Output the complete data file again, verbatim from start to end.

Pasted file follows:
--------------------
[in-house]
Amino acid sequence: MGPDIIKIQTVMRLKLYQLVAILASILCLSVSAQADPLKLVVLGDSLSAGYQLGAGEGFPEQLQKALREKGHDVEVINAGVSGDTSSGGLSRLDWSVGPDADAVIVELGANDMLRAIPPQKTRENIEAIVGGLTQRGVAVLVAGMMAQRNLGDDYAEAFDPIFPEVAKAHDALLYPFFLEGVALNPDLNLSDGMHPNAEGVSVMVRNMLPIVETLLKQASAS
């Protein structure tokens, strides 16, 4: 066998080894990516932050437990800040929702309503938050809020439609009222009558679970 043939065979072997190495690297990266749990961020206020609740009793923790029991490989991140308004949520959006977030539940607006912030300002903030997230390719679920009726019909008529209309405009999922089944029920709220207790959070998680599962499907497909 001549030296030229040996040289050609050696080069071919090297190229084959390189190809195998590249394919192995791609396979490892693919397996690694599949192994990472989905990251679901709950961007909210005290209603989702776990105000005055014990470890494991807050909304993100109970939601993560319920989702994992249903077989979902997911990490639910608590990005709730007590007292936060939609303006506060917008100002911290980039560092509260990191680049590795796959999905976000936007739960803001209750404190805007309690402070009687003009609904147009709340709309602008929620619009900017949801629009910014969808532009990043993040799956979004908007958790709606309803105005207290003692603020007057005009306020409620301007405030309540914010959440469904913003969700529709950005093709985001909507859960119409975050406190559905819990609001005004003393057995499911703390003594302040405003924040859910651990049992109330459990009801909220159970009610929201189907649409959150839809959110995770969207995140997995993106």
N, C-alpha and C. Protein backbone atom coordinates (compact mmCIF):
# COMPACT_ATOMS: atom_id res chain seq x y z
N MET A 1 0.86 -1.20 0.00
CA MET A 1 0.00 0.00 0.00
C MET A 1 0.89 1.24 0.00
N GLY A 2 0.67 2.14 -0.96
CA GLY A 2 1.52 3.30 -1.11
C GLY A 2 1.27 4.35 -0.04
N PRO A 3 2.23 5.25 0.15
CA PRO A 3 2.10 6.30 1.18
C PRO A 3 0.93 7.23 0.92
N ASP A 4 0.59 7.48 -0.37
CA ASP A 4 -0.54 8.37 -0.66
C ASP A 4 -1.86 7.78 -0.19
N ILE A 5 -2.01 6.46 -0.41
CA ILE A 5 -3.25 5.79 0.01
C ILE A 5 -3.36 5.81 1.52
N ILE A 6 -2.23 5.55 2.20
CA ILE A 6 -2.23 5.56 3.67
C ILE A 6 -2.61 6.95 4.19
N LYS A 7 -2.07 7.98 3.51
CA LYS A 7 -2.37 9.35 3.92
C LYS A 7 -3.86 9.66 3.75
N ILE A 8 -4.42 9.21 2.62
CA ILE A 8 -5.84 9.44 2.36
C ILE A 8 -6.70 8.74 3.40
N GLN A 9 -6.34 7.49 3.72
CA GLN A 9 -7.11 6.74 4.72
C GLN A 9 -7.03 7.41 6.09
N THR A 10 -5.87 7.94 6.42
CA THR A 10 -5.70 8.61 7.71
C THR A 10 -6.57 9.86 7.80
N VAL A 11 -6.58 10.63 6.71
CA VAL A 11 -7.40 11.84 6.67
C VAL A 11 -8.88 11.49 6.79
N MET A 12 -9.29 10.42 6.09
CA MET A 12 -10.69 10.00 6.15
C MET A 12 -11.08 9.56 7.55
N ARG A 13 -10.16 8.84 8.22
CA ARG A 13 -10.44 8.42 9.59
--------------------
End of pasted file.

[in-house]
Amino acid sequence: MGPDIIKIQTVMRLKLYQLVAILASILCLSVSAQADPLKLVVLGDSLSAGYQLGAGEGFPEQLQKALREKGHDVEVINAGVSGDTSSGGLSRLDWSVGPDADAVIVELGANDMLRAIPPQKTRENIEAIVGGLTQRGVAVLVAGMMAQRNLGDDYAEAFDPIFPEVAKAHDALLYPFFLEGVALNPDLNLSDGMHPNAEGVSVMVRNMLPIVETLLKQASAS
């Protein structure tokens, strides 16, 4: 066998080894990516932050437990800040929702309503938050809020439609009222009558679970 043939065979072997190495690297990266749990961020206020609740009793923790029991490989991140308004949520959006977030539940607006912030300002903030997230390719679920009726019909008529209309405009999922089944029920709220207790959070998680599962499907497909 001549030296030229040996040289050609050696080069071919090297190229084959390189190809195998590249394919192995791609396979490892693919397996690694599949192994990472989905990251679901709950961007909210005290209603989702776990105000005055014990470890494991807050909304993100109970939601993560319920989702994992249903077989979902997911990490639910608590990005709730007590007292936060939609303006506060917008100002911290980039560092509260990191680049590795796959999905976000936007739960803001209750404190805007309690402070009687003009609904147009709340709309602008929620619009900017949801629009910014969808532009990043993040799956979004908007958790709606309803105005207290003692603020007057005009306020409620301007405030309540914010959440469904913003969700529709950005093709985001909507859960119409975050406190559905819990609001005004003393057995499911703390003594302040405003924040859910651990049992109330459990009801909220159970009610929201189907649409959150839809959110995770969207995140997995993106």
N, C-alpha and C. Protein backbone atom coordinates (compact mmCIF):
# COMPACT_ATOMS: atom_id res chain seq x y z
N MET A 1 0.86 -1.20 0.00
CA MET A 1 0.00 0.00 0.00
C MET A 1 0.89 1.24 0.00
N GLY A 2 0.67 2.14 -0.96
CA GLY A 2 1.52 3.30 -1.11
C GLY A 2 1.27 4.35 -0.04
N PRO A 3 2.23 5.25 0.15
CA PRO A 3 2.10 6.30 1.18
C PRO A 3 0.93 7.23 0.92
N ASP A 4 0.59 7.48 -0.37
CA ASP A 4 -0.54 8.37 -0.66
C ASP A 4 -1.86 7.78 -0.19
N ILE A 5 -2.01 6.46 -0.41
CA ILE A 5 -3.25 5.79 0.01
C ILE A 5 -3.36 5.81 1.52
N ILE A 6 -2.23 5.55 2.20
CA ILE A 6 -2.23 5.56 3.67
C ILE A 6 -2.61 6.95 4.19
N LYS A 7 -2.07 7.98 3.51
CA LYS A 7 -2.37 9.35 3.92
C LYS A 7 -3.86 9.66 3.75
N ILE A 8 -4.42 9.21 2.62
CA ILE A 8 -5.84 9.44 2.36
C ILE A 8 -6.70 8.74 3.40
N GLN A 9 -6.34 7.49 3.72
CA GLN A 9 -7.11 6.74 4.72
C GLN A 9 -7.03 7.41 6.09
N THR A 10 -5.87 7.94 6.42
CA THR A 10 -5.70 8.61 7.71
C THR A 10 -6.57 9.86 7.80
N VAL A 11 -6.58 10.63 6.71
CA VAL A 11 -7.40 11.84 6.67
C VAL A 11 -8.88 11.49 6.79
N MET A 12 -9.29 10.42 6.09
CA MET A 12 -10.69 10.00 6.15
C MET A 12 -11.08 9.56 7.55
N ARG A 13 -10.16 8.84 8.22
CA ARG A 13 -10.44 8.42 9.59